Ed Reed agrees with President Obama's concerns about dangers of playing football

NEW ORLEANS -- — The concerns raised by President Barack Obama about the potential dangers of football are shared by Ravens free safety Ed Reed.

Reed agrees with Obama, who said he would have reservations about allowing a son to play the game due to safety issues.


"I am with Obama," Reed said. "I have a son. I am not forcing football on my son. If he wants to play it, I can't make decisions for him. All I can do is say, 'Son, I played it, so you don't have to.'

"We've got some leaks in it that need to be worked out. Every medical training room should be upgraded. Training rooms can be a lot better. When you've got the president talking about it, you got something."


Reed has dealt with several serious injuries, including undergoing surgery on his hip and gutting it out through a torn shoulder labrum and a nerve impingement in his neck.

In an interview with The New Republic, Obama indicated that he regards football as a violent game.

"I think that those of us who love the sport are going to have to wrestle with the fact that it will probably change gradually to try to reduce some of the violence," Obama said. "In some cases, that may make it a little bit less exciting, but it will be a whole lot better for the players, and those of us who are fans maybe won't have to examine our consciences quite as much."

Not everyone shared Reed's opinion, though.

That included Ravens coach John Harbaugh, who doesn't like the idea of kids being urged to not play a game he loves.

"I don't agree with that," Harbaugh said. "Football is a great game. Anybody that's played the game knows what a great game it is. What it provides for young people, what it provides for people like me is an opportunity to grow as a  person. It's challenging, it's tough, it's hard. There's no game like football. It's the type of sport that brings out the best in you. It kind of shows you who you are.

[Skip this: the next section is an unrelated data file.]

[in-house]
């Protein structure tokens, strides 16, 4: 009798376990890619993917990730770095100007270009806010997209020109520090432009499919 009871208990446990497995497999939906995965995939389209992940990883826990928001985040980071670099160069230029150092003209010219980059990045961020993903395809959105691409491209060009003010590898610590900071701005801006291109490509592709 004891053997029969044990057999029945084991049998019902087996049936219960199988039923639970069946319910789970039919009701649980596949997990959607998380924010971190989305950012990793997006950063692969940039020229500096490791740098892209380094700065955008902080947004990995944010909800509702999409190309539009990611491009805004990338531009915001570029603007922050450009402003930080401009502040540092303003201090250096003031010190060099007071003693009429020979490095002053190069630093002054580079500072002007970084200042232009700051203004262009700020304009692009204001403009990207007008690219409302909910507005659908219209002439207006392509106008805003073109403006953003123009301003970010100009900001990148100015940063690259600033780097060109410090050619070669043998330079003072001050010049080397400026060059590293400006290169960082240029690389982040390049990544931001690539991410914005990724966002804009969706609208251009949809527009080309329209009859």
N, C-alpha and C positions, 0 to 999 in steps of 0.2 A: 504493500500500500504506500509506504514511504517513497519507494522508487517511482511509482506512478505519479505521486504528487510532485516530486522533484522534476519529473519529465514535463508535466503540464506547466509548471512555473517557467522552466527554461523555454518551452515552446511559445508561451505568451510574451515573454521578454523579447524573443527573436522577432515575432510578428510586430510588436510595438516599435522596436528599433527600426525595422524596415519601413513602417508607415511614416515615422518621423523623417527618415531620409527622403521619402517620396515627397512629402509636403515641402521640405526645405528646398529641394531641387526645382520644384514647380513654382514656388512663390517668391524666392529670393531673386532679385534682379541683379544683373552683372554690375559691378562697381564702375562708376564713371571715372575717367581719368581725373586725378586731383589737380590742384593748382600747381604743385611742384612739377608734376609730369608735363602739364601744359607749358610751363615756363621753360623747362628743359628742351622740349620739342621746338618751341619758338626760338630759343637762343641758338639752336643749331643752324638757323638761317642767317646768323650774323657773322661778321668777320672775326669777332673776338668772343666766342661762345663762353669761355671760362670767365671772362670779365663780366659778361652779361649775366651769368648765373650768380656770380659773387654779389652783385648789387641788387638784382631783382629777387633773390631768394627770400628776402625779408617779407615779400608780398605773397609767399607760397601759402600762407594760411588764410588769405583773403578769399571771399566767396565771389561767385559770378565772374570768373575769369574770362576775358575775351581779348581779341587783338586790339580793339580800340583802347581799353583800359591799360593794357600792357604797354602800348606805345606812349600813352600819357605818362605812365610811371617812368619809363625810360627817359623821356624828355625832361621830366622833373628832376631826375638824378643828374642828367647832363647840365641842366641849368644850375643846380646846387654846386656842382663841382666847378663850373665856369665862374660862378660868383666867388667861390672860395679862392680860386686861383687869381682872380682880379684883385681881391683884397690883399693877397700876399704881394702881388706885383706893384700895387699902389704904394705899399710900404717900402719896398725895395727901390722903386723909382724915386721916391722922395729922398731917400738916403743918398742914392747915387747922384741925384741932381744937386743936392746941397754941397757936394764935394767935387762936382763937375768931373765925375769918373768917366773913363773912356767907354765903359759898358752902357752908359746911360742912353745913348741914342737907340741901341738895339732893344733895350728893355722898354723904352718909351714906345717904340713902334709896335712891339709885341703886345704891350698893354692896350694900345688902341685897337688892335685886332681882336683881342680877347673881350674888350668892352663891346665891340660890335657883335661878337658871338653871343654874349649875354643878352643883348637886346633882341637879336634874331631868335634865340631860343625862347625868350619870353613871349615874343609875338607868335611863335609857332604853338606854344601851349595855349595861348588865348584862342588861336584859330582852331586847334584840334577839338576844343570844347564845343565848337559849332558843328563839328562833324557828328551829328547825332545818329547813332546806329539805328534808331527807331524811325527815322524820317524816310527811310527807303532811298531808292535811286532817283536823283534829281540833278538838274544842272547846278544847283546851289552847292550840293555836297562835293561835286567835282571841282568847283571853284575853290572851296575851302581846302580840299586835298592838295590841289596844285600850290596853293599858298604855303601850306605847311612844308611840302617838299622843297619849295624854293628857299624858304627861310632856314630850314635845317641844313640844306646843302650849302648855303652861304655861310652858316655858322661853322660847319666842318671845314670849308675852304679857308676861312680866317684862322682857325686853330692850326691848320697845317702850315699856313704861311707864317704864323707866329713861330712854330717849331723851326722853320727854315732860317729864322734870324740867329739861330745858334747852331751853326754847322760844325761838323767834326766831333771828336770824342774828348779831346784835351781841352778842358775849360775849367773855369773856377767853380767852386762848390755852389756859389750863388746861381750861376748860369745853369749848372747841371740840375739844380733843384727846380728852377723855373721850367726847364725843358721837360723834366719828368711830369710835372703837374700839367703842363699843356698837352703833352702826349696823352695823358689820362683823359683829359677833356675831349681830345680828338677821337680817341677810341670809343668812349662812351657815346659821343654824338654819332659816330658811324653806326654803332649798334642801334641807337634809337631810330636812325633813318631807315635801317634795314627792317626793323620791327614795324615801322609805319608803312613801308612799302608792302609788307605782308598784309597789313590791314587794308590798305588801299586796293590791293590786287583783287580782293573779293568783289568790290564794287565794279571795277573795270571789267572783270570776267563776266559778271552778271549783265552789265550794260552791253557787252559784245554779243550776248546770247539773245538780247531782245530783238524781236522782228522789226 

"You have an opportunity to make your first tackle or make your first block or do something in football, because it's such a tough thing. It's a little bit of a manhood test a little bit. When you get done you say, 'You know  what, I'm a football player. I play the game of football and that makes me special a little bit.' I think it's a huge part of our educational system in this country and it's going to be around for a long time."

Ravens quarterback Joe Flacco shared Harbaugh's sentiment, noting that it's not like players are forced to play the game. They take risks of their own volition.

"I think we all understand that it's probably not a safe sport, but it's something that we choose to do,'' Flacco said. "When you talk about little kids doing it, they're not having the collisions we're having at the NFL level. I mean, they are a bunch of 50-pound to 140-pound kids. I don't know how much damage they're doing to each other."

A married father of six, six-time Pro Bowl center Matt Birk acknowledged that Obama had certainly raised some legitimate concerns.

"I have three sons and I think anyone who is a parent can relate to that," Birk said. "Certainly it is a dangerous game and we're finding out more and more,  every day, the long-term effects that this game can have.  I think it's a joint  effort with the commissioner, with coaches, with players, with everybody, everybody that wants to watch and make this game as safe as it can be.  I think we're making strides in that. Football's a great game.

"Obviously it's a great game for NFL players, it's how we make a living, but most kids who play football  aren't going to make it to the NFL.  It's such a great game because it teaches  you about life and lessons and there's so much to be gained by participating in football.  It's served us all well and just to continue to have this  conversation and continue to talk about it and just do whatever we can to make it safer  whether it be through rule change or research."


Despite the precautions he's taken, Reed knows he'll never be the same from his grueling experiences playing the game.

"I felt like I played the game as safe as possible," Reed said. "I even tell the guys that they have to take care of their bodies, take care of themselves. If you take care of that, it will take care of you."


Recommended on Baltimore Sun